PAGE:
We cannot build a temple without a foundation. In a history that has been constructed on the backs of suffering, it is our duty to see to it that our builders are healthy, happy, and strong. That we don’t exploit those who depend on us in whatever capacity it is we fill in the community. That we take care of each other. That we honor our differences, and we keep in mind that it’s both healthy and expected for there to be variations.

Rome, as they say, was not built in a day and neither are sustainable traditions for the Gods. And the piety of European ancestors included caring for the members of our families and our later communities and civilizations. This is the evolution of piety in the hands of humans, for we approach the Gods not as equals but filling a needed role all the same.

My polytheism falls into the constant ebb and flow of the life in my home. On the days I am tired and not sure I’m interested in keeping the hearth shrine, I’m joined by a young child requesting we offer to the Gods. On the days I’m not sure I’m thankful, she is there like a gift to remind me that I am. We continue to feel out the world of the Gods around us on the constantly shifting clay soil as we encourage the roots to sink in deeper. Our work is that of a horticulturalist carefully tending the starts brought over the ocean from our Ancestor’s lands of the World Tree, assuring that the growth is strong and the roots have taken hold.

My polytheism celebrates the simple joys. We offer our favorite foods of both the New and Old Worlds – Tomatoes, peaches, and cornmeal. Soy beans for an Ancestor, who dedicated his life to the plant. Catfish to the one who was said to know the Missouri River better than any other fisherman, a legend in his neck of the woods. We celebrate the birthdays of those who came before us, because they never fully go away. We mark the anniversary of their deaths, bittersweet that they have left us but overjoyed they have gone to the Ancestors that allow us to still have a relationship with them.

My polytheism is pulling over to the side of the road when meeting a funeral procession. It is flowers on the graves of my Beloved Dead on Memorial Day. It is hours upon hours of combing through French documents year after year in hopes of finding a clue to where my family tree originated from.

It is not very interested in worrying too heavily with breaking away from cultural thought that is steeped in a history of monotheism simply because it was from a monotheistic history. It’s more interested in finding the truth and reason behind those cultural moorings, deciding if they matter and pertain to my life now, and tossing away what holds no use to me in the present. At the end of the day I recognize that plants grow stronger and better when put in soil with some manure in it for lack of a more graceful metaphor. My Ancestor’s beliefs, those of some of the first ministers and religious revolutionaries, were beliefs that their lives revolved completely around. My approach is firmly rooted in approaching those Ancestors in a way that allows us to compromise. To simply throw them completely away isn’t necessary as long as I am aware of the hows, whys, and where of their origin. Throwing everything away feels like impiety to the branches that connect me back to the source of mankind.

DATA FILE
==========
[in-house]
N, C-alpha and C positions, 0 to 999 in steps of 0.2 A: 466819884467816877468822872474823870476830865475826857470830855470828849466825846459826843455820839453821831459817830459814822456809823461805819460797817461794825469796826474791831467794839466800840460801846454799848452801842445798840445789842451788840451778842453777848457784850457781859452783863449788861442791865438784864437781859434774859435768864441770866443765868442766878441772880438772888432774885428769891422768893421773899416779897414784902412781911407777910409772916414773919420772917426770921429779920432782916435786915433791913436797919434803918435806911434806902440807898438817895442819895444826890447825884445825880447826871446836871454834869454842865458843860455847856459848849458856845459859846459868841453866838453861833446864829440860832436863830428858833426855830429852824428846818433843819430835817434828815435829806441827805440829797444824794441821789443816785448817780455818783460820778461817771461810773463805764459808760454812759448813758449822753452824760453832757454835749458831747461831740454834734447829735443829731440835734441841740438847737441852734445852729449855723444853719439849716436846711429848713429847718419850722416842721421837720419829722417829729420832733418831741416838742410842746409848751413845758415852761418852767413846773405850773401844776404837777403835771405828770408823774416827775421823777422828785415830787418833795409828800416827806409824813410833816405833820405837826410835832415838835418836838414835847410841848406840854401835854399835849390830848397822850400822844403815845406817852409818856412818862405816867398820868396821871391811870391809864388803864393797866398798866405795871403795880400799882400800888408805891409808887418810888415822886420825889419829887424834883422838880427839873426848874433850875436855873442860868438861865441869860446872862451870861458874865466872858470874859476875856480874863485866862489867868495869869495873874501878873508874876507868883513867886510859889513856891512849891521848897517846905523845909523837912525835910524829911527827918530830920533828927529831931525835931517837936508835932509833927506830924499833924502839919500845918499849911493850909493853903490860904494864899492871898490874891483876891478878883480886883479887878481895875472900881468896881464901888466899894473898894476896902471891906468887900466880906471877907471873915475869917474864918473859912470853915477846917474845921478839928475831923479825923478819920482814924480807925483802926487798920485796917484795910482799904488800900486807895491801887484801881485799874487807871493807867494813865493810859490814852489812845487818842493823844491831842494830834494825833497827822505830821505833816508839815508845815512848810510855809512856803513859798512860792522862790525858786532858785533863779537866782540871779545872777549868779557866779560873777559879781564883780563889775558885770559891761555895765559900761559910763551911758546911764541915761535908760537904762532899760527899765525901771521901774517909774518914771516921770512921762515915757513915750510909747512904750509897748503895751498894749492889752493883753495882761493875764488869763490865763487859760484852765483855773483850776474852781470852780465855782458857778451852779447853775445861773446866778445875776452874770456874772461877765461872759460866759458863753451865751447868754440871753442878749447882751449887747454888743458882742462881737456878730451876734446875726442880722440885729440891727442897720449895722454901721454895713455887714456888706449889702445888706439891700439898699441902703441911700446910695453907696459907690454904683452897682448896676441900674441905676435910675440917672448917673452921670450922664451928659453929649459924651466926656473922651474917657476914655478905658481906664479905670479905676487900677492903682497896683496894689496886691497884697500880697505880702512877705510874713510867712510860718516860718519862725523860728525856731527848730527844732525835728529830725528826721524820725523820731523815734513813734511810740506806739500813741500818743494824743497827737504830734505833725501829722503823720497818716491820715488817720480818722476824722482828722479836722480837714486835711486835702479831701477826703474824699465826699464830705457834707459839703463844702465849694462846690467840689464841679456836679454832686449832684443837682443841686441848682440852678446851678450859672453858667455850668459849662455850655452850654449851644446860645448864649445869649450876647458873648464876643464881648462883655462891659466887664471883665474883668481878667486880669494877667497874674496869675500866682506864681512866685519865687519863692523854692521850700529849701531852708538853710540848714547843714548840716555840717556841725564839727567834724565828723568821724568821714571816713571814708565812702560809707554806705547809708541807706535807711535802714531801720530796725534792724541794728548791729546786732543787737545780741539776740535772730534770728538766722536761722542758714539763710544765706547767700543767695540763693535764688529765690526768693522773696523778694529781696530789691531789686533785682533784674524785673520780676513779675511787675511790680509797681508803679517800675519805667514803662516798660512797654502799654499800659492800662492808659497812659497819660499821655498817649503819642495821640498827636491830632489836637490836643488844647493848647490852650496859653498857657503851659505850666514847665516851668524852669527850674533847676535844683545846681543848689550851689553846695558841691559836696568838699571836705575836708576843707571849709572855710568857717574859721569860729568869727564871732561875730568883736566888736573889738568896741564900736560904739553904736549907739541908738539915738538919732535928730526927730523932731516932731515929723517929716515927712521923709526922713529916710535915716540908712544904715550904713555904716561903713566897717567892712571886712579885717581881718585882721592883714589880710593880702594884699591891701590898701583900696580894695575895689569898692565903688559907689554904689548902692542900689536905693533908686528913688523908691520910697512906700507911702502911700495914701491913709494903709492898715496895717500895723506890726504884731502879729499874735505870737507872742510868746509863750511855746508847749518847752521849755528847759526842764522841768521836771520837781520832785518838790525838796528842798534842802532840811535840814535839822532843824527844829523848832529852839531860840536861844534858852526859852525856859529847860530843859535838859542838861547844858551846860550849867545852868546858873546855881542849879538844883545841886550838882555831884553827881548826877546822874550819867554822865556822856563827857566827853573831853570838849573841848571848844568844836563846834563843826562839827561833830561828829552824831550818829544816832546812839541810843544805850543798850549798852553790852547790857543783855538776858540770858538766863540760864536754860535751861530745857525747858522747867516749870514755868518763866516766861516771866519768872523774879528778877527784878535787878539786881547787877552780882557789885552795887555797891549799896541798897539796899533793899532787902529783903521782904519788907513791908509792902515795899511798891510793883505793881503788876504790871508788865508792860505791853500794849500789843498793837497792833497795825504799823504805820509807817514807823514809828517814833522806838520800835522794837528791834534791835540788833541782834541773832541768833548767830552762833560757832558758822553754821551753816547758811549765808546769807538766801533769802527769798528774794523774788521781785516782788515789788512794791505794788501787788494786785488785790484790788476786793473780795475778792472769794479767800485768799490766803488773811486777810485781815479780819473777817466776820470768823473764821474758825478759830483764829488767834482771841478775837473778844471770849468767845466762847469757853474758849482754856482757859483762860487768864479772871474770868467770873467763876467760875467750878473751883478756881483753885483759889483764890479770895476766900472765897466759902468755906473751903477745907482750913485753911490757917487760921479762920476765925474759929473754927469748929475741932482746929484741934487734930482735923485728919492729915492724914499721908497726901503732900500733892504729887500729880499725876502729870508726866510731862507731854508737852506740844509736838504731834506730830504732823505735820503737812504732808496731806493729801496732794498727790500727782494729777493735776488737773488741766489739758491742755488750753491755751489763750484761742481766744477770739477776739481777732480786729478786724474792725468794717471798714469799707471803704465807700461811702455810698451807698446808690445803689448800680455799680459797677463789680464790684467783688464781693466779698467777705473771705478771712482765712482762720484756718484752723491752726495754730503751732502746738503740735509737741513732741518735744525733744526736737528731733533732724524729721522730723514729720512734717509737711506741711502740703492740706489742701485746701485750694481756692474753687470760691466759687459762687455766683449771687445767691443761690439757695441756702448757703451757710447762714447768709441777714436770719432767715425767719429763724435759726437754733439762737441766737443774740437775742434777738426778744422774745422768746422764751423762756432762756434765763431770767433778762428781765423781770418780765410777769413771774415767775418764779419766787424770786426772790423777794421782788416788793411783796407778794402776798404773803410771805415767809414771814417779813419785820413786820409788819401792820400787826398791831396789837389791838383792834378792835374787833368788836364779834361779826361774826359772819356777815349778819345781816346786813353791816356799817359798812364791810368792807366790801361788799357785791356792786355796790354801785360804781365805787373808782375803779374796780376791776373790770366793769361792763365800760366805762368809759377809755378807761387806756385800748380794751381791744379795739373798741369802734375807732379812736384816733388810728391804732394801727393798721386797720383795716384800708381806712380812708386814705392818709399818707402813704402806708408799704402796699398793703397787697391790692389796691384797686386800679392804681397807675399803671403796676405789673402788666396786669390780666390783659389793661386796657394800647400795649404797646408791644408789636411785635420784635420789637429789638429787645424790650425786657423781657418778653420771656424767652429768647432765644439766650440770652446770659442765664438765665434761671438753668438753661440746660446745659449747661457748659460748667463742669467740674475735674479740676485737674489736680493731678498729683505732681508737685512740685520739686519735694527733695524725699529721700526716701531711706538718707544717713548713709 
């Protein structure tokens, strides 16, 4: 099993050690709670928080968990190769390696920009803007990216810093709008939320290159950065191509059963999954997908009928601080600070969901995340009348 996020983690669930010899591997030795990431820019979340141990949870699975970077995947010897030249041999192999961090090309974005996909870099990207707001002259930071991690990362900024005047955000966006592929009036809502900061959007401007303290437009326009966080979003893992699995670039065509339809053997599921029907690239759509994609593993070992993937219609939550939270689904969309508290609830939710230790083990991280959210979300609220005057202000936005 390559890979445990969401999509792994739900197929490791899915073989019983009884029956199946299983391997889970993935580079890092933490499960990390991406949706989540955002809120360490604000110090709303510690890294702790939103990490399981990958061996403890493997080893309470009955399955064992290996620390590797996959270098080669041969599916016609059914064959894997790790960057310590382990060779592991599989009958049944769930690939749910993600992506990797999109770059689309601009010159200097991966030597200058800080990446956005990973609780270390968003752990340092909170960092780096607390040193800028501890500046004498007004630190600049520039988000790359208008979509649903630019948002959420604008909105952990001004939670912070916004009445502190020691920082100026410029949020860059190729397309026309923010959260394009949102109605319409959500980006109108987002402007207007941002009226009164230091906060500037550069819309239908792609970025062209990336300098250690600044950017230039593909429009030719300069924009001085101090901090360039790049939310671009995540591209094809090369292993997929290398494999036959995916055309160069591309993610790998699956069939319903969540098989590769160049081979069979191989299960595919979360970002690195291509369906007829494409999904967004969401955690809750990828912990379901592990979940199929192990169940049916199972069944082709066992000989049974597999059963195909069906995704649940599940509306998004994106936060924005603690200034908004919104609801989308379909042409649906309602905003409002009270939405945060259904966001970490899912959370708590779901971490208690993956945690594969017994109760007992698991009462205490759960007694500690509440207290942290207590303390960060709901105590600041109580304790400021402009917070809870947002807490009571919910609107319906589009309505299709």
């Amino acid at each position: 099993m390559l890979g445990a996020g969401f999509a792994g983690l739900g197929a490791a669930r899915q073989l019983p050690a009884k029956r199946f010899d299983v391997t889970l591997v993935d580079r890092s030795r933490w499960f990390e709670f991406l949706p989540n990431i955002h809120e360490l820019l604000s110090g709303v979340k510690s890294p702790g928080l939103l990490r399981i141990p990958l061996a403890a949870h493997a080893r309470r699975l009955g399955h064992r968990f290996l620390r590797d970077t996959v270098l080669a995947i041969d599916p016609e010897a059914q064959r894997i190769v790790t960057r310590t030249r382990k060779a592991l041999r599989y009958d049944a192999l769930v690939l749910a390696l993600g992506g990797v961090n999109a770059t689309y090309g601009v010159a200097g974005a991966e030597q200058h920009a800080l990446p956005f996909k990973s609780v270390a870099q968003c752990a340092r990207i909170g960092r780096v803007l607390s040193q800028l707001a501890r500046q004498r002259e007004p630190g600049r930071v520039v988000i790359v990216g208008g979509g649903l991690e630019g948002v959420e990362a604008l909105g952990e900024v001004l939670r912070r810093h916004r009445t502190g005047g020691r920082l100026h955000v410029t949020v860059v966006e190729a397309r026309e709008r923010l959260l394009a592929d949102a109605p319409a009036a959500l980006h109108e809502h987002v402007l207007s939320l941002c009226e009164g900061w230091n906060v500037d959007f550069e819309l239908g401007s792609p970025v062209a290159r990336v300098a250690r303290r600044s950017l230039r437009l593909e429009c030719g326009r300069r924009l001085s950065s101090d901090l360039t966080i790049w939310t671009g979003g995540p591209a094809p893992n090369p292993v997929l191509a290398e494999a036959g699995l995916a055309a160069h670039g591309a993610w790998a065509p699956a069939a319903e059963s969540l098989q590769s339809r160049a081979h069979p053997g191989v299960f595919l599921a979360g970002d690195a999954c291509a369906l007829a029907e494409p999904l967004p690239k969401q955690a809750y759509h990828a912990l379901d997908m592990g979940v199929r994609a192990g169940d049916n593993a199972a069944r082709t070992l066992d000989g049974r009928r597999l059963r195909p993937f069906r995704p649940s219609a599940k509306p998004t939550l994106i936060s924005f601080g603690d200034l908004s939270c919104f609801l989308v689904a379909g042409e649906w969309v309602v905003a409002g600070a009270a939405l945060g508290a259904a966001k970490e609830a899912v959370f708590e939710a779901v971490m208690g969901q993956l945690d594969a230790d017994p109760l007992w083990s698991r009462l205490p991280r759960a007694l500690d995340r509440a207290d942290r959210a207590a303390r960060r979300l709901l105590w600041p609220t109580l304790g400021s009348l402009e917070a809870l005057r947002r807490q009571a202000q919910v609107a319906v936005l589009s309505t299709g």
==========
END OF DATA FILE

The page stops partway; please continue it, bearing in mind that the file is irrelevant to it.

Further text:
My polytheism is unapologetically animistic. I have laid my ear to the exposed rocks of the river bluffs to hear their whispers. I have experienced the purifying and healing gifts of the great rivers flowing through the Midwest. I have found peace while having tea with the plants I tend. As an artist, I have breathed the life of spirits into the pieces I create, and the spirits come wishing to have their stories told in paint, in metal, in clay.

It understands that nature isn’t here for me. And sometimes it’s beautiful. And sometimes it’s brutal.

My polytheism informs every part of my life. From the broom sweeping across the floors of my home to the way I go about making dinner for my family to the prayer of “Drive safely” each time one of mine go out on an errand or away for the day. My family of blood, my family of choice, each relationship within it is sacred and important, and without them I would fail to thrive or have full purpose. Of that I am not ashamed. For that I am thankful.

But the most important part of my polytheism is that it’s open to new ideas and experiences. Rituals change. Observance of a set religious calendar waxes and wanes, starts anew, some things lingering some things losing meaning in the environment I am in. My own understanding of the way things are is humbly changing as new evidence is brought to me, molded by the hands of my Gods and co-religionists in their bravery of talking about their own experiences openly, willing to speak vulnerably and honestly.

Willing to put their necks out.

Willing to brave the fickle waters of our community.